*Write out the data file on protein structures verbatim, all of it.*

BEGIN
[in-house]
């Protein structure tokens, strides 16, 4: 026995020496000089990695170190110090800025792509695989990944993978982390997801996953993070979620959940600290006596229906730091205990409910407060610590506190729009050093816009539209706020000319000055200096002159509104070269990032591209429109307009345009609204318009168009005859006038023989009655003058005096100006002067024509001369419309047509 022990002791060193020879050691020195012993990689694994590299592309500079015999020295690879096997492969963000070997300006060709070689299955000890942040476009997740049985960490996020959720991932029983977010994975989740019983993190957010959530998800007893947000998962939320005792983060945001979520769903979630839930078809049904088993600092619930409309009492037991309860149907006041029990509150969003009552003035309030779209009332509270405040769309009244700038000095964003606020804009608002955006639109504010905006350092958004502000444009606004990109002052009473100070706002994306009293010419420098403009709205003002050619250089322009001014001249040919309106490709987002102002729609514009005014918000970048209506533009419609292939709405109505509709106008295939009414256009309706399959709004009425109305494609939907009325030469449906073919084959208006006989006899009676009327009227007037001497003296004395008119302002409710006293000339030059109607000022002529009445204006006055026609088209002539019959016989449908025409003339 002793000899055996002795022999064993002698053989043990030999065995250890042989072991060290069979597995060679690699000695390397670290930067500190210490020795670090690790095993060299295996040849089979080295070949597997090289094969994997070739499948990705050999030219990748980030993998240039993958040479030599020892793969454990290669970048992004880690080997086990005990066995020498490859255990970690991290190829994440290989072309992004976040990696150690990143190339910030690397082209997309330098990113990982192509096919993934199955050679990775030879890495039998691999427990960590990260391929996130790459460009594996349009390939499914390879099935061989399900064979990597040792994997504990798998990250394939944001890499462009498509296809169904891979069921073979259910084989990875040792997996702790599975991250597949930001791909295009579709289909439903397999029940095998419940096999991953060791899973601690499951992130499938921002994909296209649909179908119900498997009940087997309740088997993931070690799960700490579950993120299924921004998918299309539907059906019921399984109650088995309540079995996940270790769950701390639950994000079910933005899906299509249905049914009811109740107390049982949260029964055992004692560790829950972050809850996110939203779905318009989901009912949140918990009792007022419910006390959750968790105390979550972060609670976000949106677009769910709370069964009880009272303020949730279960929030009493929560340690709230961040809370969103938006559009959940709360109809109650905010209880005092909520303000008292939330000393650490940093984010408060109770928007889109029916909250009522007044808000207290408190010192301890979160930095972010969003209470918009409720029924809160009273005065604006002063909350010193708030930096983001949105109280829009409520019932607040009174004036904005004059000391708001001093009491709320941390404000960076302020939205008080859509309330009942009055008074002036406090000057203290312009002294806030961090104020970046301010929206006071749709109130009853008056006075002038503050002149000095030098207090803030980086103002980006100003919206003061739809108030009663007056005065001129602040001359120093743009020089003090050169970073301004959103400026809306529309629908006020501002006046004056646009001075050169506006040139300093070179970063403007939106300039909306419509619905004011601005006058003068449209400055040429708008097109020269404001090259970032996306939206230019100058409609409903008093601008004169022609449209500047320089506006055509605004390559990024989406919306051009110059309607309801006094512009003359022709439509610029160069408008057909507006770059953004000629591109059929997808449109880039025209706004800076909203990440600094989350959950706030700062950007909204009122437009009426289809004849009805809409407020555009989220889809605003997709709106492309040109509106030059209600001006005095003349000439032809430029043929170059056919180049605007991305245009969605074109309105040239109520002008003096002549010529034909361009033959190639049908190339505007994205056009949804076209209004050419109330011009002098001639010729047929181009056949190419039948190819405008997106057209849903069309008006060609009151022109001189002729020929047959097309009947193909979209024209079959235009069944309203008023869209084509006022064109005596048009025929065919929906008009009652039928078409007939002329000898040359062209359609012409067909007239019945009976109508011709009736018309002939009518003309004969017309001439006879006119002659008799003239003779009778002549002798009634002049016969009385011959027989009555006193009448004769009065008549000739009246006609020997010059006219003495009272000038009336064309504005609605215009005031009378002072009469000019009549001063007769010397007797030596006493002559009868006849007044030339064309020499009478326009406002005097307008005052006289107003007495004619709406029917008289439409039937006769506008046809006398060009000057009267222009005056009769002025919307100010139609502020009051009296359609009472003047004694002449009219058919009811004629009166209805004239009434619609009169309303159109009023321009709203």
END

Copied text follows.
[in-house]
């Protein structure tokens, strides 16, 4: 026995020496000089990695170190110090800025792509695989990944993978982390997801996953993070979620959940600290006596229906730091205990409910407060610590506190729009050093816009539209706020000319000055200096002159509104070269990032591209429109307009345009609204318009168009005859006038023989009655003058005096100006002067024509001369419309047509 022990002791060193020879050691020195012993990689694994590299592309500079015999020295690879096997492969963000070997300006060709070689299955000890942040476009997740049985960490996020959720991932029983977010994975989740019983993190957010959530998800007893947000998962939320005792983060945001979520769903979630839930078809049904088993600092619930409309009492037991309860149907006041029990509150969003009552003035309030779209009332509270405040769309009244700038000095964003606020804009608002955006639109504010905006350092958004502000444009606004990109002052009473100070706002994306009293010419420098403009709205003002050619250089322009001014001249040919309106490709987002102002729609514009005014918000970048209506533009419609292939709405109505509709106008295939009414256009309706399959709004009425109305494609939907009325030469449906073919084959208006006989006899009676009327009227007037001497003296004395008119302002409710006293000339030059109607000022002529009445204006006055026609088209002539019959016989449908025409003339 002793000899055996002795022999064993002698053989043990030999065995250890042989072991060290069979597995060679690699000695390397670290930067500190210490020795670090690790095993060299295996040849089979080295070949597997090289094969994997070739499948990705050999030219990748980030993998240039993958040479030599020892793969454990290669970048992004880690080997086990005990066995020498490859255990970690991290190829994440290989072309992004976040990696150690990143190339910030690397082209997309330098990113990982192509096919993934199955050679990775030879890495039998691999427990960590990260391929996130790459460009594996349009390939499914390879099935061989399900064979990597040792994997504990798998990250394939944001890499462009498509296809169904891979069921073979259910084989990875040792997996702790599975991250597949930001791909295009579709289909439903397999029940095998419940096999991953060791899973601690499951992130499938921002994909296209649909179908119900498997009940087997309740088997993931070690799960700490579950993120299924921004998918299309539907059906019921399984109650088995309540079995996940270790769950701390639950994000079910933005899906299509249905049914009811109740107390049982949260029964055992004692560790829950972050809850996110939203779905318009989901009912949140918990009792007022419910006390959750968790105390979550972060609670976000949106677009769910709370069964009880009272303020949730279960929030009493929560340690709230961040809370969103938006559009959940709360109809109650905010209880005092909520303000008292939330000393650490940093984010408060109770928007889109029916909250009522007044808000207290408190010192301890979160930095972010969003209470918009409720029924809160009273005065604006002063909350010193708030930096983001949105109280829009409520019932607040009174004036904005004059000391708001001093009491709320941390404000960076302020939205008080859509309330009942009055008074002036406090000057203290312009002294806030961090104020970046301010929206006071749709109130009853008056006075002038503050002149000095030098207090803030980086103002980006100003919206003061739809108030009663007056005065001129602040001359120093743009020089003090050169970073301004959103400026809306529309629908006020501002006046004056646009001075050169506006040139300093070179970063403007939106300039909306419509619905004011601005006058003068449209400055040429708008097109020269404001090259970032996306939206230019100058409609409903008093601008004169022609449209500047320089506006055509605004390559990024989406919306051009110059309607309801006094512009003359022709439509610029160069408008057909507006770059953004000629591109059929997808449109880039025209706004800076909203990440600094989350959950706030700062950007909204009122437009009426289809004849009805809409407020555009989220889809605003997709709106492309040109509106030059209600001006005095003349000439032809430029043929170059056919180049605007991305245009969605074109309105040239109520002008003096002549010529034909361009033959190639049908190339505007994205056009949804076209209004050419109330011009002098001639010729047929181009056949190419039948190819405008997106057209849903069309008006060609009151022109001189002729020929047959097309009947193909979209024209079959235009069944309203008023869209084509006022064109005596048009025929065919929906008009009652039928078409007939002329000898040359062209359609012409067909007239019945009976109508011709009736018309002939009518003309004969017309001439006879006119002659008799003239003779009778002549002798009634002049016969009385011959027989009555006193009448004769009065008549000739009246006609020997010059006219003495009272000038009336064309504005609605215009005031009378002072009469000019009549001063007769010397007797030596006493002559009868006849007044030339064309020499009478326009406002005097307008005052006289107003007495004619709406029917008289439409039937006769506008046809006398060009000057009267222009005056009769002025919307100010139609502020009051009296359609009472003047004694002449009219058919009811004629009166209805004239009434619609009169309303159109009023321009709203």